Fatboy Kanootch

The Wayland / New York City

Fatboy Kanootch
Photo by Dino Perrucci

Years ago, MTV’s Hip-O-Meter declared the accordion and the sousaphone to be the least hip band instruments, so Brian Mitchell and Clark Gayton launched Fatboy Kanootch to prove them wrong.

They’re still at it every Monday night on the Lower East Side, amazing skeptics with their kamikaze duets and a revolving cast of drummers. The band’s setlist leaned heavily on the New Orleans funk that Mitchell favors and Gayton’s ska/reggae/rocksteady enthusiams. They threw in a little James Brown, a few of their original songs and, as always, included a salute to Levon Helm, in whose Ramble band both played during the drummer’s final years.

On this occasion, Brazilian Girls drummer Aaron Johnston popped the beat as they kicked off Smokey Johnson’s “It Ain’t My Fault.” The small bandstand often had them playing face-to-face, although they seldom needed to rely on visual cues. Decades of playing music together has afforded them a sort of musical ESP. Behind his shiny red Roland accordion, Mitchell handled the vocals in his growly fashion while Gayton provided the bassline (and sometimes the melody) on a gorgeous hand-painted sousaphone, so imposing that people on the sidewalk stopped to stare through the window.  In Gayton’s hands, the horn not only made a thrilling sound but also proved a good dance partner as Mitchell crashed into the familiar Professor Longhair number, “Big Chief,” followed by “Hey Joe.”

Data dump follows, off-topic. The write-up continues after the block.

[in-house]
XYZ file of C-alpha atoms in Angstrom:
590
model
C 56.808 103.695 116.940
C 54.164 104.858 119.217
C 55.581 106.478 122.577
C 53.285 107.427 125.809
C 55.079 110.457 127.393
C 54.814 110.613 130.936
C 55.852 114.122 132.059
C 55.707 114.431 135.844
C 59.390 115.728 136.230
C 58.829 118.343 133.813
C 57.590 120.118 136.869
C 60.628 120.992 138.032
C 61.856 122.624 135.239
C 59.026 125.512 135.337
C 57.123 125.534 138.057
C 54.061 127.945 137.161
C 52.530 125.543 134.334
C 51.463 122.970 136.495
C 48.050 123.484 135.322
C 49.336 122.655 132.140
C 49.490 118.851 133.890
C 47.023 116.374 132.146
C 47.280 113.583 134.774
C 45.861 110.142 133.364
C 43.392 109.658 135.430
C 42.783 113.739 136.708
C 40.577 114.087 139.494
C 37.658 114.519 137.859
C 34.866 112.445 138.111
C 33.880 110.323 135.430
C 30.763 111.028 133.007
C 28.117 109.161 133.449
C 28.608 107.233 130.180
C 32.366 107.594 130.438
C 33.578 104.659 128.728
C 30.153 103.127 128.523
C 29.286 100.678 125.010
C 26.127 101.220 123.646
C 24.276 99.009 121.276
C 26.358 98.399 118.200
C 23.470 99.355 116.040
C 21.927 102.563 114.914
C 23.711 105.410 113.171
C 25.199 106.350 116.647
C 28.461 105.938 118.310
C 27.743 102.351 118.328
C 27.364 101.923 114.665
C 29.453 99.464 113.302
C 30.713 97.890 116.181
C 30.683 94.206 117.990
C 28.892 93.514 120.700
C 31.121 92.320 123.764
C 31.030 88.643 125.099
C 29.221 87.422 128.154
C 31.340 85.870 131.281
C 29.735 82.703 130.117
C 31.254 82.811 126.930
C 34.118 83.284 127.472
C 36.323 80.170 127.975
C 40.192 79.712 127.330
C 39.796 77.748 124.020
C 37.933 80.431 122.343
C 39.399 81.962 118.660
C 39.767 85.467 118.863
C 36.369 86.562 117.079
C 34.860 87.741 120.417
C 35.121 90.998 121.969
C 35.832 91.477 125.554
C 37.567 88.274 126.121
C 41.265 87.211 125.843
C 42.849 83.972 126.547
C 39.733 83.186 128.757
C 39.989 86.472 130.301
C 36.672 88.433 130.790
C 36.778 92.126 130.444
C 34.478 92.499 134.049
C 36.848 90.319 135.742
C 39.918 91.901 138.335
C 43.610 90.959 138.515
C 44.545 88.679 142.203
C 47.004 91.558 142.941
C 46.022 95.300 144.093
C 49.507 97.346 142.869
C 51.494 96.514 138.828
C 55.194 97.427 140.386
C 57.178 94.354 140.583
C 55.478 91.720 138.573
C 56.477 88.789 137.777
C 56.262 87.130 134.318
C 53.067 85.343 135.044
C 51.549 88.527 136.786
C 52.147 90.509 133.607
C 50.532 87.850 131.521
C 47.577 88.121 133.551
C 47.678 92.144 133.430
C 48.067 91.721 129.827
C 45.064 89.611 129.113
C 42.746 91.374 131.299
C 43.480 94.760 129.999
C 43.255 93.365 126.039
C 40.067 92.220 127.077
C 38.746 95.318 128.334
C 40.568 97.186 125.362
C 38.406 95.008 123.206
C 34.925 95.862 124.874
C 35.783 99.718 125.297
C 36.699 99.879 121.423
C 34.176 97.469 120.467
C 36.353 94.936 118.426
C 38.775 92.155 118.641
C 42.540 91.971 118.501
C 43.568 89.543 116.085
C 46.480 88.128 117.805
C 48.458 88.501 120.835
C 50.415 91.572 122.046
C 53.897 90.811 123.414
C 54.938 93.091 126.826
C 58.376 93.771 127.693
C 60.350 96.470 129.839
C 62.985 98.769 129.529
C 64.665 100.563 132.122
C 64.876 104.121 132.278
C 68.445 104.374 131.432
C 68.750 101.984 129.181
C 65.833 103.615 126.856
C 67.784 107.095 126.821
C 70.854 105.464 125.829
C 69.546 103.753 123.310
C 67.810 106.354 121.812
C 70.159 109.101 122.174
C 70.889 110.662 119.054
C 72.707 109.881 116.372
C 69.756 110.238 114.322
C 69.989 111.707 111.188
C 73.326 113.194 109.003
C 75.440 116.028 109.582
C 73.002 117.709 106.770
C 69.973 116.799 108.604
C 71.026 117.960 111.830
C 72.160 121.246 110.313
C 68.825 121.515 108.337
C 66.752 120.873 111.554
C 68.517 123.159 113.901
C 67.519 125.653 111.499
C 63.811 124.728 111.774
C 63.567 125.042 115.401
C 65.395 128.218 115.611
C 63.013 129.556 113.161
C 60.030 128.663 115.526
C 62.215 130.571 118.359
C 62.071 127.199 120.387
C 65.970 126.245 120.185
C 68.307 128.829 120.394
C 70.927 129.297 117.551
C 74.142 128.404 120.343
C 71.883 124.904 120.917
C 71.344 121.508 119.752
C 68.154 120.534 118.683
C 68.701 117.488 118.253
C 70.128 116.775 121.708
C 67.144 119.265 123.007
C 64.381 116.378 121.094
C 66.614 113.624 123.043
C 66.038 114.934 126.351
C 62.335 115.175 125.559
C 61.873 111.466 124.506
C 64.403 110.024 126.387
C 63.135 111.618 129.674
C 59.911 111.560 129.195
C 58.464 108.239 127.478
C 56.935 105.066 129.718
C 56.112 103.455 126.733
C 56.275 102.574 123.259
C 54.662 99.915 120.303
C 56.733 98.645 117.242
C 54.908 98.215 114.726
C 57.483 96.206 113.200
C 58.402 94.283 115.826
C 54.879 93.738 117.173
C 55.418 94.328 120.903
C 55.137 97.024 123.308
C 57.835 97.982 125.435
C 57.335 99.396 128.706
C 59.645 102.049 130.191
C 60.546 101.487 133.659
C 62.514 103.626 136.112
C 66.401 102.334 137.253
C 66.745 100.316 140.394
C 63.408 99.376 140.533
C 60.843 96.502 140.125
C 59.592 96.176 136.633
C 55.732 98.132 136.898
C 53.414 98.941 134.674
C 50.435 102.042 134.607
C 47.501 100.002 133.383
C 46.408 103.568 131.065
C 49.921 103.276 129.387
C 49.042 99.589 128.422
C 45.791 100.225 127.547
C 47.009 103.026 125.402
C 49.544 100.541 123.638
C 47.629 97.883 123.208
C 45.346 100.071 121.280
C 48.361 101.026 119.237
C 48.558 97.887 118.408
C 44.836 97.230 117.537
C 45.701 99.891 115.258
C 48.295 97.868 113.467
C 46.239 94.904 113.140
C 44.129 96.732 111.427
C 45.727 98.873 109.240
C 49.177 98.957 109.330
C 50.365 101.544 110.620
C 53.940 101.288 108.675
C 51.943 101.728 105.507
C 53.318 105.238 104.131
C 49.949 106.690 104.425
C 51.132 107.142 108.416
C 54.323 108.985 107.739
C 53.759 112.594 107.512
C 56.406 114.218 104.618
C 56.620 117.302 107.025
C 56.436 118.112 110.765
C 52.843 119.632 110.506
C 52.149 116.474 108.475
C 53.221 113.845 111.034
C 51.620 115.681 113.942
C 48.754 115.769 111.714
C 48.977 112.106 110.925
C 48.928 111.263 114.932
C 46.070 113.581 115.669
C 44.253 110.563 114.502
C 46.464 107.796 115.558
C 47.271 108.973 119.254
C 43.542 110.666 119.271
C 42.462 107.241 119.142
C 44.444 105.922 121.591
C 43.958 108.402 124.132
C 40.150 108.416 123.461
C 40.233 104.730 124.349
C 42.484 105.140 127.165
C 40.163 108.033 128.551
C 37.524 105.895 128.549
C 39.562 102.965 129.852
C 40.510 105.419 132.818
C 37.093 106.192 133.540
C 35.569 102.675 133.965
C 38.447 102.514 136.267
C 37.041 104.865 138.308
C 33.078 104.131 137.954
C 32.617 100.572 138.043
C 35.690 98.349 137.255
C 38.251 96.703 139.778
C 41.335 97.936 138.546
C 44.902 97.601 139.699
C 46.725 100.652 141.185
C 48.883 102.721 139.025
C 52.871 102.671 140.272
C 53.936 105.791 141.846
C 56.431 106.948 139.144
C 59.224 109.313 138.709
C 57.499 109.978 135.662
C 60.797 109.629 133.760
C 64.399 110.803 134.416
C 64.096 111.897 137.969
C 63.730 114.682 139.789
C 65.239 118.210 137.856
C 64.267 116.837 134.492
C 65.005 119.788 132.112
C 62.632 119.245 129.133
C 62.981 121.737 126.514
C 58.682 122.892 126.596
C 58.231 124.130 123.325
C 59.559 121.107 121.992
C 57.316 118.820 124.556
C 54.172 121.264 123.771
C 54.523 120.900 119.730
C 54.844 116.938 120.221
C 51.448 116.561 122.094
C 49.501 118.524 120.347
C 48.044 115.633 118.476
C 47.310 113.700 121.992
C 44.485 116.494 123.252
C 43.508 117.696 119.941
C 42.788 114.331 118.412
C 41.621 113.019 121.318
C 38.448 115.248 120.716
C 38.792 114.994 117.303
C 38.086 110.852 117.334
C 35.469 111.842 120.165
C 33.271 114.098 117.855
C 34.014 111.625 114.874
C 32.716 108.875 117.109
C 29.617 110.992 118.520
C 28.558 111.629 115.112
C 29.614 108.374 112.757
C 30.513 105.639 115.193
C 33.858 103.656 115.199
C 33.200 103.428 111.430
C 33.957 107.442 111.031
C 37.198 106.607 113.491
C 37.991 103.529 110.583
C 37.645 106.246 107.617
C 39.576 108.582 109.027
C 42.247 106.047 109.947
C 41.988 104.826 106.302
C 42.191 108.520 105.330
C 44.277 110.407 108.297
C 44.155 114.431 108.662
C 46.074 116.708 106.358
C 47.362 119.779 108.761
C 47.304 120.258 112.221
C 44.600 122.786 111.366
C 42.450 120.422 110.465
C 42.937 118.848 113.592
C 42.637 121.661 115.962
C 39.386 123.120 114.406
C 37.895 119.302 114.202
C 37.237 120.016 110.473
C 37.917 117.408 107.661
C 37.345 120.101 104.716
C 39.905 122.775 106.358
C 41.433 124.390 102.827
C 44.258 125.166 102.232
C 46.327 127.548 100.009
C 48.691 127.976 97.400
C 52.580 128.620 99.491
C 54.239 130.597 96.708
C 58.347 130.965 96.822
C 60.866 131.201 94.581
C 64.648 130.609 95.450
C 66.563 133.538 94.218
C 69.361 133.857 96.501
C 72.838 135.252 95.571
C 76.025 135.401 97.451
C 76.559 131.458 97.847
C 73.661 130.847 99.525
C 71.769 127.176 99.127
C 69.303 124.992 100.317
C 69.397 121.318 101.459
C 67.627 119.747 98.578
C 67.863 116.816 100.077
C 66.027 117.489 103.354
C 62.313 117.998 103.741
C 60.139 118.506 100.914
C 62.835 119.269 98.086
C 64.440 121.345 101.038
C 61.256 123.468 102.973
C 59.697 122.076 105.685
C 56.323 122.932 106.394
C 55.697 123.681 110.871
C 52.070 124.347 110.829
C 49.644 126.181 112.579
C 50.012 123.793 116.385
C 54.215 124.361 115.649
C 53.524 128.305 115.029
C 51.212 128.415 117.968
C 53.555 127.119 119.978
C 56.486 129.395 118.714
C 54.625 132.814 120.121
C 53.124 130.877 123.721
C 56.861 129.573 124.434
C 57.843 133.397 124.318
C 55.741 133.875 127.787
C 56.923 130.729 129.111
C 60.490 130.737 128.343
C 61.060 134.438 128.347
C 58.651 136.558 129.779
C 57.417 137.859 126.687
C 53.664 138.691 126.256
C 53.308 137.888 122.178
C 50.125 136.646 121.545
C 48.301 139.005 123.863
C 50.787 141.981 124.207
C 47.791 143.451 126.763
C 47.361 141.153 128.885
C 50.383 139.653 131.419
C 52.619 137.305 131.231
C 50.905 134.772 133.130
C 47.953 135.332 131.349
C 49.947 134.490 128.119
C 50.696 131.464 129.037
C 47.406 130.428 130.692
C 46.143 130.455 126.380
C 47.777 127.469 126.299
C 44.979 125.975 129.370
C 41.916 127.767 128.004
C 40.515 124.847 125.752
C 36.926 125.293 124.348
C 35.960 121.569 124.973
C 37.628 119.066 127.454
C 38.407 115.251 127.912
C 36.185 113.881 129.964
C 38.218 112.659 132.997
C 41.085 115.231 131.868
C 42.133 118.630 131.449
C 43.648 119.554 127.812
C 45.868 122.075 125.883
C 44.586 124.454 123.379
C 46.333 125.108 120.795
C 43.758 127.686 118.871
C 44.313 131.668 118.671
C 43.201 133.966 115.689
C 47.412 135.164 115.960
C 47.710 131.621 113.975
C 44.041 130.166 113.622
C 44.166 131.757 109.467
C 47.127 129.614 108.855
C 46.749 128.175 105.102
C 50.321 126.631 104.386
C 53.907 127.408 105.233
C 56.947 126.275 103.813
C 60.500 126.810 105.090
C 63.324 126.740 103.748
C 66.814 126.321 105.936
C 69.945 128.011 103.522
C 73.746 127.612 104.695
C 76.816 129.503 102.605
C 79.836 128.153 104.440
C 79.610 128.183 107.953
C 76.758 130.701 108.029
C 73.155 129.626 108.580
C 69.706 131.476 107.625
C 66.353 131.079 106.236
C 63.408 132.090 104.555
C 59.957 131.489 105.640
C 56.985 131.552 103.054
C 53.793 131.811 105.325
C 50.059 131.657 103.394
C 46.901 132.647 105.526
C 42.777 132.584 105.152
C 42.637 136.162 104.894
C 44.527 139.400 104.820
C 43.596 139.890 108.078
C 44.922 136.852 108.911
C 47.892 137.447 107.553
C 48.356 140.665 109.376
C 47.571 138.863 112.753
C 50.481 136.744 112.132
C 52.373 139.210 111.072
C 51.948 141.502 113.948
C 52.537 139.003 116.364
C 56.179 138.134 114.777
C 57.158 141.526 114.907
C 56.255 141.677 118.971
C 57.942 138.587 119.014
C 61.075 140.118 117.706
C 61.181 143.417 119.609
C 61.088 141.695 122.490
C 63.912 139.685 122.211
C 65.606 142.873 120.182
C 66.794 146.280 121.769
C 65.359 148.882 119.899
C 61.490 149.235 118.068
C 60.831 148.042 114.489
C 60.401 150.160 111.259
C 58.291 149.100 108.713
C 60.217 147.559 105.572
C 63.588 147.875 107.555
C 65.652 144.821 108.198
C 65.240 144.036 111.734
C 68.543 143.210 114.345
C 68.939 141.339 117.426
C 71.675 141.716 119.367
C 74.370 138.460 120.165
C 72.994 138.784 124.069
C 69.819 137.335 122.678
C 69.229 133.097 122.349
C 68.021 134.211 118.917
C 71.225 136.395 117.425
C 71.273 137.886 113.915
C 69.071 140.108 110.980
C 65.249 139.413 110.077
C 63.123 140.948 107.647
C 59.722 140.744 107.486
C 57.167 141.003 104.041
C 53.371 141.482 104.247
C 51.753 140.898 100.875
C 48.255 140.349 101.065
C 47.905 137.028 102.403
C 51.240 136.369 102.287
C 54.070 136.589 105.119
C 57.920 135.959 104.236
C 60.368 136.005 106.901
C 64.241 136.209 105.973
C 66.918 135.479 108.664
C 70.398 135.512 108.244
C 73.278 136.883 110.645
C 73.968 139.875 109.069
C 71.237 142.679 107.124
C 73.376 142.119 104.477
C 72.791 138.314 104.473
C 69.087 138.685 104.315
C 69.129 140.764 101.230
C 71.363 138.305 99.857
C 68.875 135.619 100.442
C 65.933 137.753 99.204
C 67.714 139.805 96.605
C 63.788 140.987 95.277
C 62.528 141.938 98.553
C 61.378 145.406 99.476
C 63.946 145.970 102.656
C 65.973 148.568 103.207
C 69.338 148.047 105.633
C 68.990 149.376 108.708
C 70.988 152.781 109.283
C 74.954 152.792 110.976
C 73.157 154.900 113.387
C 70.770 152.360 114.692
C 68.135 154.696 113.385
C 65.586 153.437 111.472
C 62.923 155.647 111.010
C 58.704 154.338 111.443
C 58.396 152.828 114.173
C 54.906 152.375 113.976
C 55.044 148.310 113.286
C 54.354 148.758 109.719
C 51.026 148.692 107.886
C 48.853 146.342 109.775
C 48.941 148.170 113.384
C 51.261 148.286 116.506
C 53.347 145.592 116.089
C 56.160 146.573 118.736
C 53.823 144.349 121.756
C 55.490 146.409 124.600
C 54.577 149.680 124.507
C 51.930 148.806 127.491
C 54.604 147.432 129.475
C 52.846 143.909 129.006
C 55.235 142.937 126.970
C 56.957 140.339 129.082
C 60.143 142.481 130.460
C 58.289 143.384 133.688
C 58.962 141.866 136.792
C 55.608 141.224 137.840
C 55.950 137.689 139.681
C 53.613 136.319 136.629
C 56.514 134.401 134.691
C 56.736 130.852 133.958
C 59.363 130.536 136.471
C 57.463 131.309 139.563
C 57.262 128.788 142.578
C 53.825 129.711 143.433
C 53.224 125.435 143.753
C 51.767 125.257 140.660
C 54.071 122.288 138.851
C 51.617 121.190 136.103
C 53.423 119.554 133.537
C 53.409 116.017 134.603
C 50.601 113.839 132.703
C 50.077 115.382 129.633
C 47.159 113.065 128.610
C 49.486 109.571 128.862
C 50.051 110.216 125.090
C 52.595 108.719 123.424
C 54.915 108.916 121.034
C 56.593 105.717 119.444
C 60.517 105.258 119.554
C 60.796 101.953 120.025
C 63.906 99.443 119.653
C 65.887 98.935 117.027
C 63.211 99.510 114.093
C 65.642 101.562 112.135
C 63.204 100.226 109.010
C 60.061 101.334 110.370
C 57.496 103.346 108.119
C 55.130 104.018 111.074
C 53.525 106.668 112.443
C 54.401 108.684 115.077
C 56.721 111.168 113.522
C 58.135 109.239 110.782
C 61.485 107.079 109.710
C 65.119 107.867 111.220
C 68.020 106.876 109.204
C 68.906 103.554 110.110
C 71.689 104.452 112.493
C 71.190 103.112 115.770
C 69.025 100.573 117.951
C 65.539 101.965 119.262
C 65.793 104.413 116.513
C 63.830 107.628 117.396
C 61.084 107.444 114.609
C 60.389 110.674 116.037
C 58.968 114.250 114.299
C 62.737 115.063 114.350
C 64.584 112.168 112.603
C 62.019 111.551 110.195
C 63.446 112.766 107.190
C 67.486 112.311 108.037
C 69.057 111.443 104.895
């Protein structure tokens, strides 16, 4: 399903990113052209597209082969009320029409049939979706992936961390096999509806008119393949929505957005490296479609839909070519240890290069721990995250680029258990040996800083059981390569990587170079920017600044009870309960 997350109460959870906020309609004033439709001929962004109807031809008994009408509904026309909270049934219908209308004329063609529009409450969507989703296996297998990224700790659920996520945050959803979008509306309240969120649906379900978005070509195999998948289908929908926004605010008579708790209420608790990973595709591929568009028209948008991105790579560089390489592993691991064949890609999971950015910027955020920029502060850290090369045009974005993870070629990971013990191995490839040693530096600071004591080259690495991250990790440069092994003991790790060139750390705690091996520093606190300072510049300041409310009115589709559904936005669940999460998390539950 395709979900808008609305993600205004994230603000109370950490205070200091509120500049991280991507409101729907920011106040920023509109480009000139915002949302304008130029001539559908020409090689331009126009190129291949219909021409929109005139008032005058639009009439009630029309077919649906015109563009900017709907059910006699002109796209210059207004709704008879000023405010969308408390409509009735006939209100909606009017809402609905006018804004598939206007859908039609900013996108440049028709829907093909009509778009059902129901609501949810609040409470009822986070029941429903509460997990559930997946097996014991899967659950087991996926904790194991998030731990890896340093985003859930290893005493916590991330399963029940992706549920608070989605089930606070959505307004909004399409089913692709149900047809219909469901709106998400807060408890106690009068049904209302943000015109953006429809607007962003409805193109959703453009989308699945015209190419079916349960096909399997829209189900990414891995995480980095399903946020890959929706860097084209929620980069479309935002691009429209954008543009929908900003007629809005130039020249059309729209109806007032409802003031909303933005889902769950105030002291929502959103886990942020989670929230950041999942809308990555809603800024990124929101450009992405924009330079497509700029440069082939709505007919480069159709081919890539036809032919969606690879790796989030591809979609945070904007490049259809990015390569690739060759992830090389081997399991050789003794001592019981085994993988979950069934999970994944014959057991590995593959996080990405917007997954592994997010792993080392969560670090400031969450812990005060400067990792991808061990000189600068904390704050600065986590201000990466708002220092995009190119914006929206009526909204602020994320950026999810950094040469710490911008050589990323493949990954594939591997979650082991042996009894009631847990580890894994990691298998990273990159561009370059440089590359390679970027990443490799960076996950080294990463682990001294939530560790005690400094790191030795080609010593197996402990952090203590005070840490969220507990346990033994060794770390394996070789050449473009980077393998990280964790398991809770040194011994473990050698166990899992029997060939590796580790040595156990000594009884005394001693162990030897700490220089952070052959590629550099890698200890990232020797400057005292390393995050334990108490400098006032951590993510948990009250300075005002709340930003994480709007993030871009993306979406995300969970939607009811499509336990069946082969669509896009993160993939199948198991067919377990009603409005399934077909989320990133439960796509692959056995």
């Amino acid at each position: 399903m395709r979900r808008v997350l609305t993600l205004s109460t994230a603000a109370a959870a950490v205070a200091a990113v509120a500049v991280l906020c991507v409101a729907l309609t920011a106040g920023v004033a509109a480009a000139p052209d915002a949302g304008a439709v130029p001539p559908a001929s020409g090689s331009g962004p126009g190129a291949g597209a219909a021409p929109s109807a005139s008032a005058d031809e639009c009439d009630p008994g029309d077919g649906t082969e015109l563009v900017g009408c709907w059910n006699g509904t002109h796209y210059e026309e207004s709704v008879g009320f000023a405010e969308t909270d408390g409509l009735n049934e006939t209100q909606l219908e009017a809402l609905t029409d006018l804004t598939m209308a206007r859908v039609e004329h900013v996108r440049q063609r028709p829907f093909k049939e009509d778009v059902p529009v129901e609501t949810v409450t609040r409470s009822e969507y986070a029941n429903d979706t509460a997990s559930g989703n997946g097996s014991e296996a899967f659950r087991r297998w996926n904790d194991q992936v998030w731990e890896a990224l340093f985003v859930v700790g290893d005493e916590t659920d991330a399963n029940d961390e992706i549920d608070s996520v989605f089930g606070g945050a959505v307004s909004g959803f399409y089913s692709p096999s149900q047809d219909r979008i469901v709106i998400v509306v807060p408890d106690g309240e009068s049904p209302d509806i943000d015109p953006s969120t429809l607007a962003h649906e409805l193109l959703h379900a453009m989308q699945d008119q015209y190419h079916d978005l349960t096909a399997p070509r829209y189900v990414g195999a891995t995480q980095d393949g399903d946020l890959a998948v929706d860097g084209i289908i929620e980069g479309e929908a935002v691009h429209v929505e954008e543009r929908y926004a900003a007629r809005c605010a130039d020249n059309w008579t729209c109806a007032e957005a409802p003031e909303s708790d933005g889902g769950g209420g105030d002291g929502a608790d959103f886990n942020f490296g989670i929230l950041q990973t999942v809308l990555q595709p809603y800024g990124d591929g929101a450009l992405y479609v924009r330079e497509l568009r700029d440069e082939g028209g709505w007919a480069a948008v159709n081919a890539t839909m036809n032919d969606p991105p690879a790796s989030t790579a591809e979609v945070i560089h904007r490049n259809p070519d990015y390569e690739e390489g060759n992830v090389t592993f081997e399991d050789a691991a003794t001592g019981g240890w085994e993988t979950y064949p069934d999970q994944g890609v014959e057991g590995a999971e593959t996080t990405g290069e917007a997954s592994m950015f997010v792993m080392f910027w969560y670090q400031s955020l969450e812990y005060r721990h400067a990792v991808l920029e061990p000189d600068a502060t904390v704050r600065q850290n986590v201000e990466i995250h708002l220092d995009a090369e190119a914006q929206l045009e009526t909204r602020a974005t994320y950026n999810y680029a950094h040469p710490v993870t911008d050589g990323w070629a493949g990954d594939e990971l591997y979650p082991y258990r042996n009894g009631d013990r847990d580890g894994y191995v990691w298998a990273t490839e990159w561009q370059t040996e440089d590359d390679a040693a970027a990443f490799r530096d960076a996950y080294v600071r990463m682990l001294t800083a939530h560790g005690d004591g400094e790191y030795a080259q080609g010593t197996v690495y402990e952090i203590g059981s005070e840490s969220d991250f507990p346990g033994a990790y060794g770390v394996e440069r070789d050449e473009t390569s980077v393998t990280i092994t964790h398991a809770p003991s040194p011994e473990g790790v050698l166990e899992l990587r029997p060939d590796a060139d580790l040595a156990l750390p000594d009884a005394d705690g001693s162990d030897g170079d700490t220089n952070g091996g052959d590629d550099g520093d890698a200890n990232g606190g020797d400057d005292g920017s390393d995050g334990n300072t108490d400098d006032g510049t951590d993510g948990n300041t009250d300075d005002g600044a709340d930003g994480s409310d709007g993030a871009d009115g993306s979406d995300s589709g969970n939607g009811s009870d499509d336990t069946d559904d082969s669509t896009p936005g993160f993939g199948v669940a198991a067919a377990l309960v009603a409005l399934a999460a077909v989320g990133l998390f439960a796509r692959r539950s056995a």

They began the second set with The Band’s “Ophelia,” and gave it all they had for their old mentor. The rocksteady beat of Gayton’s “Brooklyn Girls” brought in a cool Jamaican vibe and Mitchell took it further south still with his dramatic “First We Tango, Then We Fall in Love.”

A casual spot with gourmet bar food, The Wayland occupies the site of the former 9C, later Banjo Jim’s. In warmer weather, the band will start the night with a second line-style parade down Avenue C. As the band likes to say, Fatboy Kanootch can’t be stopped!

– Kay Cordtz

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